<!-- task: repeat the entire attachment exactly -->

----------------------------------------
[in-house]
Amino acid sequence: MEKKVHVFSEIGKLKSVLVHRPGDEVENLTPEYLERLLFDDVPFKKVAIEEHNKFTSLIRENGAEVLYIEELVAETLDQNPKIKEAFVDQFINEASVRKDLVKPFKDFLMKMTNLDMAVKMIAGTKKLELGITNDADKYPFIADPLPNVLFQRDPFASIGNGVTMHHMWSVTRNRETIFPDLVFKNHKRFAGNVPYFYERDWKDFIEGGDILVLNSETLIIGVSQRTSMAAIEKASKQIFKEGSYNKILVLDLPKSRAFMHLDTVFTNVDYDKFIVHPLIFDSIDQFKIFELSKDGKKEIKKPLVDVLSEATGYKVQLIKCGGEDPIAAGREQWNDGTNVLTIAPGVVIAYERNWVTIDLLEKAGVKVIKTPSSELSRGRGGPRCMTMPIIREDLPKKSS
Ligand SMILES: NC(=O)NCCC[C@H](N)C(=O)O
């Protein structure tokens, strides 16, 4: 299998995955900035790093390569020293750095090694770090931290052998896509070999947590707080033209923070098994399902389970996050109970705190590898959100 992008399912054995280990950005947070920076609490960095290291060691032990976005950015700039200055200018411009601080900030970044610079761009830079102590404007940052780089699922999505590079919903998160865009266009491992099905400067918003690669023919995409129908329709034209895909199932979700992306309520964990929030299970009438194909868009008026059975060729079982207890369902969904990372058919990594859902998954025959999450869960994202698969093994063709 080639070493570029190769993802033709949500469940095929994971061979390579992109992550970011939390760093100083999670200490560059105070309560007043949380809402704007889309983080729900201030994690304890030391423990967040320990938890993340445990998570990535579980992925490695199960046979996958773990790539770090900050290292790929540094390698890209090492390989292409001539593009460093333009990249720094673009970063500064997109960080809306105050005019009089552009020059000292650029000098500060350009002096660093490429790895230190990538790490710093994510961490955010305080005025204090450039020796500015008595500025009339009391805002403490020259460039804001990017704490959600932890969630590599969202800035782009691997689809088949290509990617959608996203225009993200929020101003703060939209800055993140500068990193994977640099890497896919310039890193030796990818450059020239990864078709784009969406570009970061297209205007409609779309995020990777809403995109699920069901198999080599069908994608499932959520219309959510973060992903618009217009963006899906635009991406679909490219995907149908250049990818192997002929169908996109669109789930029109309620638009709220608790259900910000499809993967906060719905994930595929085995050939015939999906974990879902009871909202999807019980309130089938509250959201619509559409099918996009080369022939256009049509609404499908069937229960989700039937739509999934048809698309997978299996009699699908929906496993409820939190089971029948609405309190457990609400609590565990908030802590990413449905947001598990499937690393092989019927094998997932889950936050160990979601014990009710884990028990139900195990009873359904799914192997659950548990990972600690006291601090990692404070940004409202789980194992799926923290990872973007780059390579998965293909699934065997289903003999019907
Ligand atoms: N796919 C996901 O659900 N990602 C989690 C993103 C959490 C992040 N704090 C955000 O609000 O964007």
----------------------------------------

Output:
[in-house]
Amino acid sequence: MEKKVHVFSEIGKLKSVLVHRPGDEVENLTPEYLERLLFDDVPFKKVAIEEHNKFTSLIRENGAEVLYIEELVAETLDQNPKIKEAFVDQFINEASVRKDLVKPFKDFLMKMTNLDMAVKMIAGTKKLELGITNDADKYPFIADPLPNVLFQRDPFASIGNGVTMHHMWSVTRNRETIFPDLVFKNHKRFAGNVPYFYERDWKDFIEGGDILVLNSETLIIGVSQRTSMAAIEKASKQIFKEGSYNKILVLDLPKSRAFMHLDTVFTNVDYDKFIVHPLIFDSIDQFKIFELSKDGKKEIKKPLVDVLSEATGYKVQLIKCGGEDPIAAGREQWNDGTNVLTIAPGVVIAYERNWVTIDLLEKAGVKVIKTPSSELSRGRGGPRCMTMPIIREDLPKKSS
Ligand SMILES: NC(=O)NCCC[C@H](N)C(=O)O
């Protein structure tokens, strides 16, 4: 299998995955900035790093390569020293750095090694770090931290052998896509070999947590707080033209923070098994399902389970996050109970705190590898959100 992008399912054995280990950005947070920076609490960095290291060691032990976005950015700039200055200018411009601080900030970044610079761009830079102590404007940052780089699922999505590079919903998160865009266009491992099905400067918003690669023919995409129908329709034209895909199932979700992306309520964990929030299970009438194909868009008026059975060729079982207890369902969904990372058919990594859902998954025959999450869960994202698969093994063709 080639070493570029190769993802033709949500469940095929994971061979390579992109992550970011939390760093100083999670200490560059105070309560007043949380809402704007889309983080729900201030994690304890030391423990967040320990938890993340445990998570990535579980992925490695199960046979996958773990790539770090900050290292790929540094390698890209090492390989292409001539593009460093333009990249720094673009970063500064997109960080809306105050005019009089552009020059000292650029000098500060350009002096660093490429790895230190990538790490710093994510961490955010305080005025204090450039020796500015008595500025009339009391805002403490020259460039804001990017704490959600932890969630590599969202800035782009691997689809088949290509990617959608996203225009993200929020101003703060939209800055993140500068990193994977640099890497896919310039890193030796990818450059020239990864078709784009969406570009970061297209205007409609779309995020990777809403995109699920069901198999080599069908994608499932959520219309959510973060992903618009217009963006899906635009991406679909490219995907149908250049990818192997002929169908996109669109789930029109309620638009709220608790259900910000499809993967906060719905994930595929085995050939015939999906974990879902009871909202999807019980309130089938509250959201619509559409099918996009080369022939256009049509609404499908069937229960989700039937739509999934048809698309997978299996009699699908929906496993409820939190089971029948609405309190457990609400609590565990908030802590990413449905947001598990499937690393092989019927094998997932889950936050160990979601014990009710884990028990139900195990009873359904799914192997659950548990990972600690006291601090990692404070940004409202789980194992799926923290990872973007780059390579998965293909699934065997289903003999019907
Ligand atoms: N796919 C996901 O659900 N990602 C989690 C993103 C959490 C992040 N704090 C955000 O609000 O964007």